Microsoft, Google, Yahoo Sued for Sex Selection Ads in India

Microsoft, Google and Yahoo were issued notices by India's Supreme Court on Wednesday, following a complaint that they were promoting techniques and products for the selection of an unborn child's sex through advertising and links on their search engines. There is a deliberate attempt by these companies to target Indian users with advertisements that claim to help in the selection of a child's sex, said Sabu Mathew George, the petitioner in the case, in a telephone interview on Thursday.

The three companies were unavailable for comment, despite repeated phone calls to Yahoo in Bangalore, Google in Hyderabad and Microsoft in Delhi. The advertisement of products and techniques to aid in the selection of an unborn child's sex is an offense under India's "The Pre-conception and Pre-natal Diagnostic Techniques (Prohibition of Sex Selection) Act". In India, at least 900,000 unborn girls die each year through feticide, said George who is a social activist associated with organizations fighting for the rights of young girls in India.

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Quick tidbit of information:

In Indian culture, like in the culture of many other countries, women don't hold the same position as men do in all the various areas of human society, whether it's social, political, academic, etc. They are undermined just like women were/still are all over the world.

Many of the Indian people who call for an abortion of unborn female fetuses do so because, yes, maybe the birth of this child means the parents will have to pay a dowry to the future woman's husband in a few decades. Yes, when couples get married the woman traditionally becomes a part of the groom's family, meaning the bride's family are merely "guests" when they come to visit her, IF they come to visit her. Yes, bringing her up in a sheltered lifestyle will be a bit more difficult than bringing up a boy who the parents will be very willing to spread praise about wherever they go. I'd say a majority of the time, Indian parents who abort unborn female fetuses do so mainly because they don't want to deal with the extra effort needed to nurture her, and others because they want to keep the family name, making sure there's a "man" in the family who can be a responsible heir, unlike women who are stereotyped as fickle and powerless.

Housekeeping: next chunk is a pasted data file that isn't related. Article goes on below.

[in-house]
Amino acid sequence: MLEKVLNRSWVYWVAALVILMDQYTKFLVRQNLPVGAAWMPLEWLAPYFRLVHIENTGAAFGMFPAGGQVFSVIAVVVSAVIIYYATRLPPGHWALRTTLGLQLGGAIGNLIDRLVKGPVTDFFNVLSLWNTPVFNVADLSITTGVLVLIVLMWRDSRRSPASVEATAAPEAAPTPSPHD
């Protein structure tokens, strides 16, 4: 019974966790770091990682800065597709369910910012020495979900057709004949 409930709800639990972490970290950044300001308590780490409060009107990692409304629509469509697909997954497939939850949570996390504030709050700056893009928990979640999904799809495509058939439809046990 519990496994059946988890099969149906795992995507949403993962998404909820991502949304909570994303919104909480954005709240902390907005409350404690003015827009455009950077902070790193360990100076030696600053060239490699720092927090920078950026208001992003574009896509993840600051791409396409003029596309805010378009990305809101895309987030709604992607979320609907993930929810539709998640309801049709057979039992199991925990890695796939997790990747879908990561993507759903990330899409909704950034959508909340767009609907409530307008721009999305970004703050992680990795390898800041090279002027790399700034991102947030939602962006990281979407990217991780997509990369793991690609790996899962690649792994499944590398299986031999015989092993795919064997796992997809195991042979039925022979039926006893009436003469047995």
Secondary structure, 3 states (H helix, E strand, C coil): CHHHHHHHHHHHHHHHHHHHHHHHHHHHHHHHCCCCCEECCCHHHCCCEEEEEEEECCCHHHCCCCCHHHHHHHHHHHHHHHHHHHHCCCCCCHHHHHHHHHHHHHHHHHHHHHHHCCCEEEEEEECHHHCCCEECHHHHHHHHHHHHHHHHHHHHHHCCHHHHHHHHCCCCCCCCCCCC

Unfortunately, this is a major issue that helps enforce to future generations that being a woman is a bad. Fortunately, although the numbers are high, the people who commit to this illegal act (Indian law is hard to enforce for a variety of reasons) are a minority. None of my relatives have even dared think of abortion, for instance, and given the emphasis on religion in the culture of India many other people by default despise those who do commit this act, at least in the metropolitan areas of Delhi and Mumbai. I'm sure the upper upper class and the lower lower class extremes may find it favorable to abort female fetuses (both to make sure their family's money is theirs), but the majority of India does not think this way.

While it might not be a delibrate attempt as cited in the lawsuit, letting such advertisements slip through their ad sales is indeed concerning. I hope this will make them these companies to apply the same high standards they practice in western world, to the developing countries as well.

@Clockwork Lime: I guess whichever culture you are from, has no shortage of retards.

In India, at least 900,000 unborn girls die each year through feticide, said George who is a social activist associated with organizations fighting for the rights of young girls in India.

^ Yes.